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Hard to predict how long volcanic ash from eruption in Iceland could disrupt air traffic Add to ...

Air traffic halted

As the ash cloud blew across the North AtlanticThursday, airports more than 1,700 kilometres away were forced to close. In Europe, thousands of passengers found themselves stranded as airports announced they would ground all flights until at least Friday morning. Air Canada cancelled all flights between London, Paris and Frankfurt and Canadian destinations. In Britain, the major international hub, Heathrow, which processes 180,000 passengers every day, was also shuttered. Belgium, Britain, Denmark, the Netherlands, Norway and Sweden all shut down their airspace. Germany, Finland and Spain experienced major disruptions, and thousands of passengers were stranded.

In France, aviation authorities said they would close 24 airports and Air France announced it had booked 1,400 hotel rooms for passengers already in transit in Paris whose flights had been cancelled. As for Iceland, its airports remained open, as the wind kept local airspace free of threat.

How long will it last?

Meteorological authorities across Europe have their eyes trained on the cloud of volcanic ash, trying to predict its route and how long it will disrupt global air traffic. The eruption of Eyjafjallajokull (pronounced ay-yah-FYAH'-plah-yer-kuh-duhl) volcano in southeast Iceland just after midnight on Wednesday sent a plume of ash more than 20,000 feet into the sky.

The cloud has already been blown over the United Kingdom, and Thursday it continued to travel south at an altitude of about eight to 10 kilometres. Where it ends up, or how long it will last, is also up in the air. The last eruption under the glacier at Eyjafjallajokull occurred in 1821 and lasted, off and on, until 1823. Some experts predicted that another prolonged eruption could affect air traffic for up to six months.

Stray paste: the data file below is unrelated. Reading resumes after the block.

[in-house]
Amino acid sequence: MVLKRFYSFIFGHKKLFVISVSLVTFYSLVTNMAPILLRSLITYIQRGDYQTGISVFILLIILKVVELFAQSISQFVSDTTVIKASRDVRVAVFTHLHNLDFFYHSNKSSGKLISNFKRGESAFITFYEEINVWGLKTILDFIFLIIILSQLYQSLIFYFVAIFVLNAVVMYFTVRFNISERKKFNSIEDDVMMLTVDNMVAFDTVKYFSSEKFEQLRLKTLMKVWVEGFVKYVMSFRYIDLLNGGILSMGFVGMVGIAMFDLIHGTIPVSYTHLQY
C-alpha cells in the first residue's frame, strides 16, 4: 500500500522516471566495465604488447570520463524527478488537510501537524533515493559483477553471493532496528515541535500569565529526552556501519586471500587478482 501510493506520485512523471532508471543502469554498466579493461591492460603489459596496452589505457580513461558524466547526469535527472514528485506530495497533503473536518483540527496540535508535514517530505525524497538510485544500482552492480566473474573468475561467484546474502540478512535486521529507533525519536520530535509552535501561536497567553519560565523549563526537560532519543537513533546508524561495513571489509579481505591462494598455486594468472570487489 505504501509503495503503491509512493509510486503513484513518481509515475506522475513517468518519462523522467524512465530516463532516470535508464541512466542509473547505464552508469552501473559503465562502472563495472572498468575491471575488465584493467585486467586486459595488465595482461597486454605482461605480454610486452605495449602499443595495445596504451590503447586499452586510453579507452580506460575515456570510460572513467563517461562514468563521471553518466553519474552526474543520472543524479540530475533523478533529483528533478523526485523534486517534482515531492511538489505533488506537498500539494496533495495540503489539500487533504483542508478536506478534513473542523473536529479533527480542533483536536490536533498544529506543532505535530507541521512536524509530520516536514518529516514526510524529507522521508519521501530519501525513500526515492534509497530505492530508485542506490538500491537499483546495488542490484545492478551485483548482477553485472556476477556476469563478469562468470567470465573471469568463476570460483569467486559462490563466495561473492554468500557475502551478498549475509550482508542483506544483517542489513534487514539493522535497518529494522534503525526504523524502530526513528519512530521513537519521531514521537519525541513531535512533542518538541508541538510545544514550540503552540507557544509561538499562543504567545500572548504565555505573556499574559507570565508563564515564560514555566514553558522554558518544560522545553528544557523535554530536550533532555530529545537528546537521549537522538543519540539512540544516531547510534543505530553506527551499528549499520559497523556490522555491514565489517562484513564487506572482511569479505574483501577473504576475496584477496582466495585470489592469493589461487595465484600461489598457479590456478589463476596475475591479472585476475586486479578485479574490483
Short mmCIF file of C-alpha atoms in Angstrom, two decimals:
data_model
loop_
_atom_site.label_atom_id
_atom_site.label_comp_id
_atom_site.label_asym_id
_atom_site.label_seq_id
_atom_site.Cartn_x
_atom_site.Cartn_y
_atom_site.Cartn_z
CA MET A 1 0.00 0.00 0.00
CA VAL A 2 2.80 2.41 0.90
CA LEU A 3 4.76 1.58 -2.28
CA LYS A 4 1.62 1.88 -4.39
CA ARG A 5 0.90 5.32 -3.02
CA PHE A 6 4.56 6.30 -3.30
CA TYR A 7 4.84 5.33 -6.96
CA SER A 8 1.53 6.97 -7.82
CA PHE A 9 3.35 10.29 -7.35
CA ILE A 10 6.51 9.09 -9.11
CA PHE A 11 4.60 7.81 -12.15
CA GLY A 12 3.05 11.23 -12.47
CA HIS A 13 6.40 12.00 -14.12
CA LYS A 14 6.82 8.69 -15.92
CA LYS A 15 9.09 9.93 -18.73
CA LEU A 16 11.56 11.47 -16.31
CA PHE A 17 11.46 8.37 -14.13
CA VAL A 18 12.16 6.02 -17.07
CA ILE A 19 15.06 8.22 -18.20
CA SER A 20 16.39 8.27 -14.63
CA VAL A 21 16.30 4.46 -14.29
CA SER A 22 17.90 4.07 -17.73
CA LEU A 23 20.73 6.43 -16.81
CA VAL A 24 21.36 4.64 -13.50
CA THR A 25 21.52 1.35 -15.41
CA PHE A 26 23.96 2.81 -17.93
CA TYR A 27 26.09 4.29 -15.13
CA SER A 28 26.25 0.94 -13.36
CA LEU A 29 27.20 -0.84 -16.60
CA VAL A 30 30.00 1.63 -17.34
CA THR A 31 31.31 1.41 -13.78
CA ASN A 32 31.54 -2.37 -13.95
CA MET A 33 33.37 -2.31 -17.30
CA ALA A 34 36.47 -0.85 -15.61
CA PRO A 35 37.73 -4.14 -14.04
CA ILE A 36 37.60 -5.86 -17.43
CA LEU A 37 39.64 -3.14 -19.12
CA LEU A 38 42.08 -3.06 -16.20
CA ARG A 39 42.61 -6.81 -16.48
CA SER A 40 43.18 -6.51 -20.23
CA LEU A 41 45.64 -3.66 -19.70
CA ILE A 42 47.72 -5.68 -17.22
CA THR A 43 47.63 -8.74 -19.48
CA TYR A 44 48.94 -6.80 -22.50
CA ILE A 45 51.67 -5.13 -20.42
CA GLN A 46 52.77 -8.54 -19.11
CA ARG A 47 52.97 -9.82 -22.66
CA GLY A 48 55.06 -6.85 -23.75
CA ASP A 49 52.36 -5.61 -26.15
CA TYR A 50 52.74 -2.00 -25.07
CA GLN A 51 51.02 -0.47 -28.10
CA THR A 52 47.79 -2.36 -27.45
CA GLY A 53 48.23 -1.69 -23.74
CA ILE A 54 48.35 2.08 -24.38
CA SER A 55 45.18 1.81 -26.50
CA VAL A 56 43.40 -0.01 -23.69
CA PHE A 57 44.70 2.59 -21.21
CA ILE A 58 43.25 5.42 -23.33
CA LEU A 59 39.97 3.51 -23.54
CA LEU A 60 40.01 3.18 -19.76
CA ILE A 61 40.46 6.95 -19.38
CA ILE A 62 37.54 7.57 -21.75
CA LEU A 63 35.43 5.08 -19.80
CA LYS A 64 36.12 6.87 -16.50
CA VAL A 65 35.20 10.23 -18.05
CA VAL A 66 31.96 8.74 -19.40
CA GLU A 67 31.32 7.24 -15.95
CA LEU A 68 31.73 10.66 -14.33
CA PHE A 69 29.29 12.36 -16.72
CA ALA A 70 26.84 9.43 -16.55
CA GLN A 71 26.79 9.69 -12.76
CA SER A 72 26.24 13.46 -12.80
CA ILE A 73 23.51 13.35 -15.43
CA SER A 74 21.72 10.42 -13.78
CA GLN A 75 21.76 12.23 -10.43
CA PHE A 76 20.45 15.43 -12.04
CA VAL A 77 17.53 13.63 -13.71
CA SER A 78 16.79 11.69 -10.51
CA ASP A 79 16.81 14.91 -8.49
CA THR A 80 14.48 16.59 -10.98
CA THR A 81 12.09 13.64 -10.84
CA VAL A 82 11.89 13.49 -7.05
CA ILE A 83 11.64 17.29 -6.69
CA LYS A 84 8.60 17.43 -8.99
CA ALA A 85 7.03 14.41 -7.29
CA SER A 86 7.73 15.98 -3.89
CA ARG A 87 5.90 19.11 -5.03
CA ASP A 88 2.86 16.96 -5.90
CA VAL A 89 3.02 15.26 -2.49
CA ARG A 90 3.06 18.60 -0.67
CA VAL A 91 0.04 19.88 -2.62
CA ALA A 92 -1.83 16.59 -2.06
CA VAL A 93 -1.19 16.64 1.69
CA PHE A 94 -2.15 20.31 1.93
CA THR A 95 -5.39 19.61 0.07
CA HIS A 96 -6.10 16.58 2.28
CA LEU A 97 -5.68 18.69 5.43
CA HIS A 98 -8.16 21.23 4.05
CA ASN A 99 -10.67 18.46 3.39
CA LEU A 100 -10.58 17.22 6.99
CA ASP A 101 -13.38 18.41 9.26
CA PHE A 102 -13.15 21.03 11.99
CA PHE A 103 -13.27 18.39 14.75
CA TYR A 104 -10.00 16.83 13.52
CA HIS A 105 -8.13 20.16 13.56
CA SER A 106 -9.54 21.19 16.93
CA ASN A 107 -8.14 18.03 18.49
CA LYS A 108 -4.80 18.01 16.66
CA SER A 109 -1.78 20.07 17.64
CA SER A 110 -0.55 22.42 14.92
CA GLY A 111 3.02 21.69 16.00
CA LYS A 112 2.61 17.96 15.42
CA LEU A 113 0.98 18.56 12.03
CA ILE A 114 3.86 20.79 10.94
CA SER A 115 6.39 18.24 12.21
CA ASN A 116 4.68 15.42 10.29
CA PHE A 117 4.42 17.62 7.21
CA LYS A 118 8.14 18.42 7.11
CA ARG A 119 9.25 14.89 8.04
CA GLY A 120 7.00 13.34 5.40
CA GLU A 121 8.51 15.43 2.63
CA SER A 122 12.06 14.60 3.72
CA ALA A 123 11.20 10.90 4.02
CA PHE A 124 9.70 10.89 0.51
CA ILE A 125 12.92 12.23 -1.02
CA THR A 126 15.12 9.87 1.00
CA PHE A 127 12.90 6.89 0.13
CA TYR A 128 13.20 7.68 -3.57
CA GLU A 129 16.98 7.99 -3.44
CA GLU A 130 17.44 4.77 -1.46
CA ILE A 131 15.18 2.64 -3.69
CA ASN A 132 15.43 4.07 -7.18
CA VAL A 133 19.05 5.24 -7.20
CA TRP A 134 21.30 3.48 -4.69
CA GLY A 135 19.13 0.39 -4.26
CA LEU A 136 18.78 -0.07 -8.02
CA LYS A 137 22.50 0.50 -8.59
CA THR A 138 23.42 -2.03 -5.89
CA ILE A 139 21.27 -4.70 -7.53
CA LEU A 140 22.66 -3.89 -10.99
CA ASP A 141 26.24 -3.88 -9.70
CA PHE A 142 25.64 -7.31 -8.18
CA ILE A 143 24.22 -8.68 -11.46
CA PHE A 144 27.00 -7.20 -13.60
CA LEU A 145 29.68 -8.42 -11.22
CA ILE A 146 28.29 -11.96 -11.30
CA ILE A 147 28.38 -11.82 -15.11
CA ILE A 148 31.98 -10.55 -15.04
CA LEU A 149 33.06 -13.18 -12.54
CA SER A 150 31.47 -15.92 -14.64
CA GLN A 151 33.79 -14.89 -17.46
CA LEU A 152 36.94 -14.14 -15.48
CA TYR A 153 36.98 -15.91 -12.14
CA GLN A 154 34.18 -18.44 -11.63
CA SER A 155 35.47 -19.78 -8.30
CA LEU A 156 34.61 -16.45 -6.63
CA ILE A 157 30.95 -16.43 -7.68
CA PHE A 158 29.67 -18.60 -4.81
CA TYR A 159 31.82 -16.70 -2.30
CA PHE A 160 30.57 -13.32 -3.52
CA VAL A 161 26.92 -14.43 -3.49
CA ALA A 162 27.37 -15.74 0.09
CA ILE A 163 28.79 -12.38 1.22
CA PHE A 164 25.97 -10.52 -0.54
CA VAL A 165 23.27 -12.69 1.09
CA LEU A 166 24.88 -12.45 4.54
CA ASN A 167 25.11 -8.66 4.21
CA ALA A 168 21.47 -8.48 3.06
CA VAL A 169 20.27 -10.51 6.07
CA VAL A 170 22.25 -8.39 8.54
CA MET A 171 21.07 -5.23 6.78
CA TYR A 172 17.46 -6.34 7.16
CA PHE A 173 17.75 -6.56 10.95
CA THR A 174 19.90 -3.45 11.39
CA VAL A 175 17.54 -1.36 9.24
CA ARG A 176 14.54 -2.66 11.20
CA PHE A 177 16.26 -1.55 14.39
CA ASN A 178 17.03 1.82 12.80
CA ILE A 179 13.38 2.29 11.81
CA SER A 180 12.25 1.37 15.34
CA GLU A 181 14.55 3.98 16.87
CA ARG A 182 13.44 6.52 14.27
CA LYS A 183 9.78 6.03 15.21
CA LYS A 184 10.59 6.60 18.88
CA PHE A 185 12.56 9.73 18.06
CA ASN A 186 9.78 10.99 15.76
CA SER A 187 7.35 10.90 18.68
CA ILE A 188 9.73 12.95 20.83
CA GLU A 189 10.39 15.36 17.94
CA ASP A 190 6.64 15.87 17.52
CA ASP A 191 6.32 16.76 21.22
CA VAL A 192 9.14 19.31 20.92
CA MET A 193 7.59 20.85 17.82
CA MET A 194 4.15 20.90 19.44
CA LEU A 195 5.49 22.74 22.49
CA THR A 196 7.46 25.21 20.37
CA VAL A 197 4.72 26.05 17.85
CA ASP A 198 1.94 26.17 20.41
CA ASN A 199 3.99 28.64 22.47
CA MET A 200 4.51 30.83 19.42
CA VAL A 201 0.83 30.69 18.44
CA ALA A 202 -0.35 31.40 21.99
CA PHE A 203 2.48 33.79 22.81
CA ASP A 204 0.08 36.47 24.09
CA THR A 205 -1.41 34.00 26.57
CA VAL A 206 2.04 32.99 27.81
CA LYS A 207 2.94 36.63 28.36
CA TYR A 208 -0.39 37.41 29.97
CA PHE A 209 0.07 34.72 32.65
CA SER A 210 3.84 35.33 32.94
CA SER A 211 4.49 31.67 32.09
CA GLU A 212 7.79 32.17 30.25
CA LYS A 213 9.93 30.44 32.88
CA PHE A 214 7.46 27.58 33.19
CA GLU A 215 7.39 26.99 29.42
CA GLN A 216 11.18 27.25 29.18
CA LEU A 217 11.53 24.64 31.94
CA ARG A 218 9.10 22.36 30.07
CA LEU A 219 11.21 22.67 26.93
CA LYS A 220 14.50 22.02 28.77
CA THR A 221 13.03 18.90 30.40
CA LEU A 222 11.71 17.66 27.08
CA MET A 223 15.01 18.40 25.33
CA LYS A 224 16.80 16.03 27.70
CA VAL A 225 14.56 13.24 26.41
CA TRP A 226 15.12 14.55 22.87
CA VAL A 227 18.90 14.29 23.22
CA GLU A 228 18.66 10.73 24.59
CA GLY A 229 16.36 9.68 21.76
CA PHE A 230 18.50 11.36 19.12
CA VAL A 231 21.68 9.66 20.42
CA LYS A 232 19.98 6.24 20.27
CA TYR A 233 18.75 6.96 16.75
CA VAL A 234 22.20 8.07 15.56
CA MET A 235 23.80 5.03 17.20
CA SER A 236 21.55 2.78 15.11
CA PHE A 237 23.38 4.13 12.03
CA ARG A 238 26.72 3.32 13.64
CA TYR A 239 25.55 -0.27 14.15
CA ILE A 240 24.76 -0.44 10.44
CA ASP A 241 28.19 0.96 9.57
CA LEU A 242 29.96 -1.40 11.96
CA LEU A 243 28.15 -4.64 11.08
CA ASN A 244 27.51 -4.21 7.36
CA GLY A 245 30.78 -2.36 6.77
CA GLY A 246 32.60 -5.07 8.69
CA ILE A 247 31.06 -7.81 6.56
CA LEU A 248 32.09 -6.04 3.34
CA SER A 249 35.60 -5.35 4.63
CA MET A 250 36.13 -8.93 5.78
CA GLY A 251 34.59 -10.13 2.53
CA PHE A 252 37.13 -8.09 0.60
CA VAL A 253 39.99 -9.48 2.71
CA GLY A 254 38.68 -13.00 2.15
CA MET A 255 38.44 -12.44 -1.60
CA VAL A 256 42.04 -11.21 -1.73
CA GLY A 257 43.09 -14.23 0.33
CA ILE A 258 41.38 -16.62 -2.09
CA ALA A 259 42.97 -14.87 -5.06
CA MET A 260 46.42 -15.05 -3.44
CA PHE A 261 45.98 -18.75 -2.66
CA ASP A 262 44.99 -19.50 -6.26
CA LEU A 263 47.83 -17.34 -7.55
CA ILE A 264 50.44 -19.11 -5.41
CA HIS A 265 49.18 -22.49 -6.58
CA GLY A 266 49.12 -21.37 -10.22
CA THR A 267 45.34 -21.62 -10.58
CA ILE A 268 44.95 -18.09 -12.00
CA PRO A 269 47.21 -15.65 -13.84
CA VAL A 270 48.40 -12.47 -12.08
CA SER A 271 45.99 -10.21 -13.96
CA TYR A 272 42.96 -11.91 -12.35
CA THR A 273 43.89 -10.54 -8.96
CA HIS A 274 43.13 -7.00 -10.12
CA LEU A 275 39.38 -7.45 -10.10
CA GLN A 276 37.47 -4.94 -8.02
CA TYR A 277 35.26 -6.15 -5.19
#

When Mount St. Helens erupted in the United States in 1980, the plume of ash reached 90,000 feet in half an hour and had circled the globe in two weeks.

While the clouds can be deadly to aircraft, they are difficult to see from the ground. But the ash is expected to improve sunsets over Europe by creating volcanic aerosol, a mix of ash and sulphur compounds that reflects setting sun and produces a vivid hue called "volcanic lavender."

Volcanic ash and airplanes

At 36,000 feet, it's not easy to distinguish a cloud of volcanic ash from a cloud of water vapour. But in June, 1982, the pilots of British Airways Flight 009 quickly learned the difference. What's known as the "Jakarta Incident' saw the Boeing 747 lose power in all four engines after flying into a volcanic cloud caused by the eruption of Mount Galunggung in Indonesia.

Although it was dark, the skies appeared clear and the radar showed no cause for concern when the co-pilot began noticing flecks of light against the windscreen. The plane seemed to be shrouded in white light, and the temperature in the cabin shot up. One by one, the engines seized and started shooting flames.